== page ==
Galileo, carbolic acid, and 30 terror plots in England

November 10, 2006

It is amazing how many facts that we now take for granted were bitterly opposed when they were suggested for the first time.

The textbook example, of course, is the reception of Galileo’s proof that Earth moved round the Sun, not the other way around. In the ensuing brouhaha Galileo prudently rescinded his views, acknowledging to a Mr. Inquisitor that his argument was just a senior moment, and promising to refrain from further speculations on celestial matters.

And to think of it, it was not a big deal. Whether the Sun moves around the Earth, or the Earth around the Sun – what difference does it make for us, down here?

But negligence of seemingly abstruse matters can have outcomes that are far more tragic. Trying to deal with extremely high death rate in maternity wards, Scottish doctor Alexander Gordon suggested, back in 1795, that obstetricians should wash their hands in carbolic acid before assisting at childbirth. He was ignored.

Fifty years – and many thousand deaths – later, Oliver Wendell Holmes repeated Dr. Gordon’s suggestion. He was ridiculed.

Dr. Holmes’ Viennese contemporary Ignaz Semmelweiss came to precisely to the same conclusion on his own, and again warned that the doctors were introducing fatal infections into maternity wards. He was laughed off by practicing physicians, took it hard, and died insane. If was only in 1867 – more than seventy years after the suggestion was first made – that, on Joseph Lister’s insistence, doctors adopted strict rules of hygiene.

The story had a happy end, but how many had to die to prove the establishment wrong?

And today, we are faced with another threat – terrorism. Just today we were warned of 30 terror plots being tracked in England. All sorts of theories are being advanced by the political and academic establishment to explain terrorism, or to explain it away: historical, economic, educational. All sorts of methods are suggested to fight it: military, fiscal, political.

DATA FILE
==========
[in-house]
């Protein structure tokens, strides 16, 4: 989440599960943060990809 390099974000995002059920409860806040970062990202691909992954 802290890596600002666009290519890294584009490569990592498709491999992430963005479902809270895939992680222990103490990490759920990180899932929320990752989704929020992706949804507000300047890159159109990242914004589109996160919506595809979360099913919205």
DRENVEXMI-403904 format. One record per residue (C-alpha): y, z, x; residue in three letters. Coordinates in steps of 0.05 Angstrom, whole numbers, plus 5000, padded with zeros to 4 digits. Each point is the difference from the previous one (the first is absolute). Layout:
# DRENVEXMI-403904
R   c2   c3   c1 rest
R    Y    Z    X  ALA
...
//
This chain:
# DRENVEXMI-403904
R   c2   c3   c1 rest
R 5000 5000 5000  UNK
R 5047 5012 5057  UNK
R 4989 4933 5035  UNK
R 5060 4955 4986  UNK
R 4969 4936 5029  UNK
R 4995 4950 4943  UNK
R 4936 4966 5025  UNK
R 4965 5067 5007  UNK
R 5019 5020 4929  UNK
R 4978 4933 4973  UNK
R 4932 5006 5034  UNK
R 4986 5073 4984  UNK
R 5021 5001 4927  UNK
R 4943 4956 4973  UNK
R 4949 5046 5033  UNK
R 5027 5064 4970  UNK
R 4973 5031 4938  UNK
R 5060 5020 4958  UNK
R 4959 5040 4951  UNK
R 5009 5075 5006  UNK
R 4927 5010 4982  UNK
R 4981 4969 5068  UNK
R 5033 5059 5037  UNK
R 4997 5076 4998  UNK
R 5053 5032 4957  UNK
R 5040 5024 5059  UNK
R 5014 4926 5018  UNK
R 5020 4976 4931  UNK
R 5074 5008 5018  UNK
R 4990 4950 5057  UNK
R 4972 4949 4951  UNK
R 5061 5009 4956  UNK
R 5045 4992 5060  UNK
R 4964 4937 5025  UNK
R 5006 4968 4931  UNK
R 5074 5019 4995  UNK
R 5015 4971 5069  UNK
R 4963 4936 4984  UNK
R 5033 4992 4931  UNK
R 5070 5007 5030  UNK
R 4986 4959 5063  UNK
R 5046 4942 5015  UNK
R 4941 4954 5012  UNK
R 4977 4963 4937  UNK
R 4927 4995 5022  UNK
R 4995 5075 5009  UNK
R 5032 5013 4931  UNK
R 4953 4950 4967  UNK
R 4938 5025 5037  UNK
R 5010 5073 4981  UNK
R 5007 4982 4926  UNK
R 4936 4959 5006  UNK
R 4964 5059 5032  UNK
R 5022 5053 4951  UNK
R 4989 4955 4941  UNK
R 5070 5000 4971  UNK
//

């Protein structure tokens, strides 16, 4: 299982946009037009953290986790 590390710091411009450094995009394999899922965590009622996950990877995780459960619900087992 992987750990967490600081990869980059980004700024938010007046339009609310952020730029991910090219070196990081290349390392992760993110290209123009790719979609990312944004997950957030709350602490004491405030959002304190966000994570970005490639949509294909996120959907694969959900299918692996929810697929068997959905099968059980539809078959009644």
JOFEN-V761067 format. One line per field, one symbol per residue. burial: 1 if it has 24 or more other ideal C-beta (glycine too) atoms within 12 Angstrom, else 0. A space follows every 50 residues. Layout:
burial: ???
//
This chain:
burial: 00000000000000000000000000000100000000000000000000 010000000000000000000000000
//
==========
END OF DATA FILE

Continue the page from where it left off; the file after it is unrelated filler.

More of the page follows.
Yet one reason for terrorism is outside the pale: True Faith, or, more precisely, idolatry. We hear day in and day out that terrorists pervert religion, that terrorism has nothing, just nothing to do with religion. “The MI5 chief’s analysis indicates the huge problems that the government, security services, Muslim communities and wider society face in getting a grip on the mechanisms of radicalization,” we are told by today’s BBC analysis entitled Can radicalism be tackled? But why are there “huge problems?“ Because we are unable to deal with the source of terrorism – idolatrous religiosity. Our very culture forbids us from looking at the problem from the prospective which demands criticism of another’s piety. Whatever we say, we must not touch religion. We must be nice, we must be polite, we must be respectful, we must be politically correct. Religion at fault? Look the other way!

Well, isn’t that just another case of blatant disregard of unpleasant reality, like the one we saw in Galileo’s story, or that of advance in antiseptics? Shouldn’t we know better by now than to discard ideas when they collide with deeply entrenched established opinions?

We’d better. If it takes another seventy years to prove to those dismissing the notion that idolatrous religiosity is the root cause of terrorism and that idol-worshiper’s piety needs to be attacked and debunked, we will have lost the battle: the terrorists will get an atom bomb before terrorism is defeated.

Many thousands had to die before the notion that doctors better wash their hands – and wash their hands better – took root. Millions more will, if we don’t address the single most important root cause of terrorism: idolatrous religiosity.

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